Container-grown trees can develop roots faster than their nursery container size allows, leaving the roots nowhere to grow but around and around the container. This starts a process that can doom a tree before it’s transplanted into your yard. As tree roots grow in length, they also increase in girth, or diameter. When this happens, the circling roots expand inward and can push against the tree’s trunk flare (the base of a tree where its trunk ends and its roots begin). This expansion starts the strangling that can kill the tree, as woody and rigid roots don’t move or bend.

Root girdling on a tree in MassachusettsPoor Root Pruning

Root pruning, if not done correctly, can create girdling roots. Root pruning is done to remove dangerous or poorly formed roots to make room for newer or better-formed roots. A properly pruned root ball will provide room for new roots and encourage their lateral growth. But if a root is pruned where its direction can still steer roots to encircle the trunk or grow inwards, the pruning won’t prevent girdling.

Small Planting Holes

Planting trees in small planting holes is a common cause of girdling. It’s especially bad when planting holes are surrounded by inflexible concrete or paving. There’s nowhere for the lateral roots near the surface to go, so the natural flaring at the base of a trunk is compressed. Roots meant to grow laterally hit the inflexible edge of the planting hole and change their direction to circle around in the limited volume of open soil. Urban street trees are common victims of this, as their planting holes are notoriously undersized.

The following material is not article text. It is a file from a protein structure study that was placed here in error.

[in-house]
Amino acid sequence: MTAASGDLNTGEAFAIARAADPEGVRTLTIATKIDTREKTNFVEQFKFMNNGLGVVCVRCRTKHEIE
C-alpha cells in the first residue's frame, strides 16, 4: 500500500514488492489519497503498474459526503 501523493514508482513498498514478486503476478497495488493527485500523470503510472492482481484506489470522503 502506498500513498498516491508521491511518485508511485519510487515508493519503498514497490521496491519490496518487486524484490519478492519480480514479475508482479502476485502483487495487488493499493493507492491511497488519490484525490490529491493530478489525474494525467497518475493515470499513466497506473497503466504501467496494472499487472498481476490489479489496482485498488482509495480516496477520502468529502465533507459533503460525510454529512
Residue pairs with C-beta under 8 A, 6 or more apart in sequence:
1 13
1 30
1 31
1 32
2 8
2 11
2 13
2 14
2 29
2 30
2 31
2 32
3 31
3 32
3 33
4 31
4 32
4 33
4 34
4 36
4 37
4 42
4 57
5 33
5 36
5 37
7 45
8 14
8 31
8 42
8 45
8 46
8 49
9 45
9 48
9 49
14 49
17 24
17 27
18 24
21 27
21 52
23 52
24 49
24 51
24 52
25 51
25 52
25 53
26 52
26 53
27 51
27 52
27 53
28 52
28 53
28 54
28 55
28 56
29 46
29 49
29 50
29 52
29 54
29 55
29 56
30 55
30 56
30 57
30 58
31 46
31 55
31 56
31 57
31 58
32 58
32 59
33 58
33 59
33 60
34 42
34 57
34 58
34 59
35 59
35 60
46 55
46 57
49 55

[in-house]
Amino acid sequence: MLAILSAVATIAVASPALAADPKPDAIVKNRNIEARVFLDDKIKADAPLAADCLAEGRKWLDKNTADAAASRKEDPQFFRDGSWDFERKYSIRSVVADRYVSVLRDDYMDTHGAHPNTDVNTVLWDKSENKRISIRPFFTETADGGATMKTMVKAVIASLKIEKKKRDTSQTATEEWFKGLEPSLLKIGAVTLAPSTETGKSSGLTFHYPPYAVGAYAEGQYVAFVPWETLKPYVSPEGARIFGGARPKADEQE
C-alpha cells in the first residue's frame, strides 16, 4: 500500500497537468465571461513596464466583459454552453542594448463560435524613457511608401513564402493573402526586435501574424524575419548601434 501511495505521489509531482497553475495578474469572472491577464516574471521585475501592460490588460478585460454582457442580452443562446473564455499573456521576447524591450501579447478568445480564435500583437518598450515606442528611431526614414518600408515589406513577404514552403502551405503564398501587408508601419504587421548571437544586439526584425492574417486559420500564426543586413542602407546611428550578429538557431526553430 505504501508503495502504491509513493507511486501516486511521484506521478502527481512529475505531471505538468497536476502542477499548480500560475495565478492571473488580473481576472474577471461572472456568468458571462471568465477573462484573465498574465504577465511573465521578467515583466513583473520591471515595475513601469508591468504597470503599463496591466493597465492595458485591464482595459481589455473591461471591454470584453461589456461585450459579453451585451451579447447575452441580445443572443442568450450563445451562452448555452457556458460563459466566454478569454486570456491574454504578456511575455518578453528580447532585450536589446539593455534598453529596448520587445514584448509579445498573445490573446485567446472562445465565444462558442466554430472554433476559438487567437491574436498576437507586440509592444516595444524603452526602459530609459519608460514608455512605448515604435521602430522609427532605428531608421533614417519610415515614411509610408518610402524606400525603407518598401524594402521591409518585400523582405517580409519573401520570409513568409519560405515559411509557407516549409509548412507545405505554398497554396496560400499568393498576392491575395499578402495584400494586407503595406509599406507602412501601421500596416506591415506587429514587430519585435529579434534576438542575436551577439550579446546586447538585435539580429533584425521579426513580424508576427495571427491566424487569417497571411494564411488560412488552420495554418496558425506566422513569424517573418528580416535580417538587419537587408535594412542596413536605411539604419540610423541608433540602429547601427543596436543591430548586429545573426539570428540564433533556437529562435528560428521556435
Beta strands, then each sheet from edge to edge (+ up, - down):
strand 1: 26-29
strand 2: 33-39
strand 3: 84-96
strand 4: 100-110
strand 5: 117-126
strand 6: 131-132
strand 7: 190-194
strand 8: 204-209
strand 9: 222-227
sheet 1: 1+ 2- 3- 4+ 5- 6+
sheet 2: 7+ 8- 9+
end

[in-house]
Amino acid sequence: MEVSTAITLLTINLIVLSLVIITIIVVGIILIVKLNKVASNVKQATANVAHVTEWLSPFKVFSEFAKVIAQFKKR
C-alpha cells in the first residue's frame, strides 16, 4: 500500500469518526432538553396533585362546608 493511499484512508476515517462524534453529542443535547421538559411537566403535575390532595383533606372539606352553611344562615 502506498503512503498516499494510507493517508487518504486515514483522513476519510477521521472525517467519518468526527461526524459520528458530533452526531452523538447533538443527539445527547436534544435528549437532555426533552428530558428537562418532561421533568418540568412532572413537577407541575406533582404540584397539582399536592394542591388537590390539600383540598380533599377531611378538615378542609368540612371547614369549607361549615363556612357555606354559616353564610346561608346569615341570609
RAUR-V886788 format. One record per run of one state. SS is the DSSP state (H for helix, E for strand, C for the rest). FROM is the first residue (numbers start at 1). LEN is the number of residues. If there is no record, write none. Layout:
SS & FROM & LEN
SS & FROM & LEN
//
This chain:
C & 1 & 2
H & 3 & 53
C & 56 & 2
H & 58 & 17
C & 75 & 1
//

Root Barriers

Root barriers can also encourage girdling, even though most people think they prevent it. Poorly installed root barriers or ones in undersized planting holes can behave the same way an inflexible perimeter can, forcing roots to circle instead of growing down and outward. It’s a good idea to have a professional evaluate whether or not you need a root barrier and, if so, install it properly. Some landscape architects and some cities still use standard tree-planting construction details that call for root barriers. In many cases, they haven’t updated or changed the details in a while or evaluated the benefit of root barriers based on research or local examples. Always ask if a root barrier is really necessary.

How can I tell if my tree has girdling roots?

It’s not always possible to identify girdling roots, but here are some clues to look for:

  • A straight trunk, with no base flare. Young trees with small trunks don’t always have visible trunk flares, but as a tree grows it develops this flare naturally. If your tree doesn’t have a flare at its trunk base, it could simply be buried too deep. Or it could be that girdling roots have stunted its growth by encircling the trunk base. To check, you’ll need to carefully scrape away soil to expose the root system near the trunk.
  • A stunted tree. Because girdling roots cut off water and nutrient movement, your tree may stay small from lack of nutrients and energy. Other signs of stunting include small, yellowing leaves, scant canopy leaf growth, canopy dieback, and undersized branches.
  • A loose tree. If you grasp your tree’s trunk and rock it, you might see movement in the soil around its trunk, the rootball may emerge from the soil, and the tree might lean. This happens when a tree’s roots have not grown out into the surrounding soil and instead have circled the rootball.
girdled tree roots over the base of a tree

Image courtesy of Joseph OBrien, USDA Forest Service, Bugwood.org

Can I prevent or correct girdling?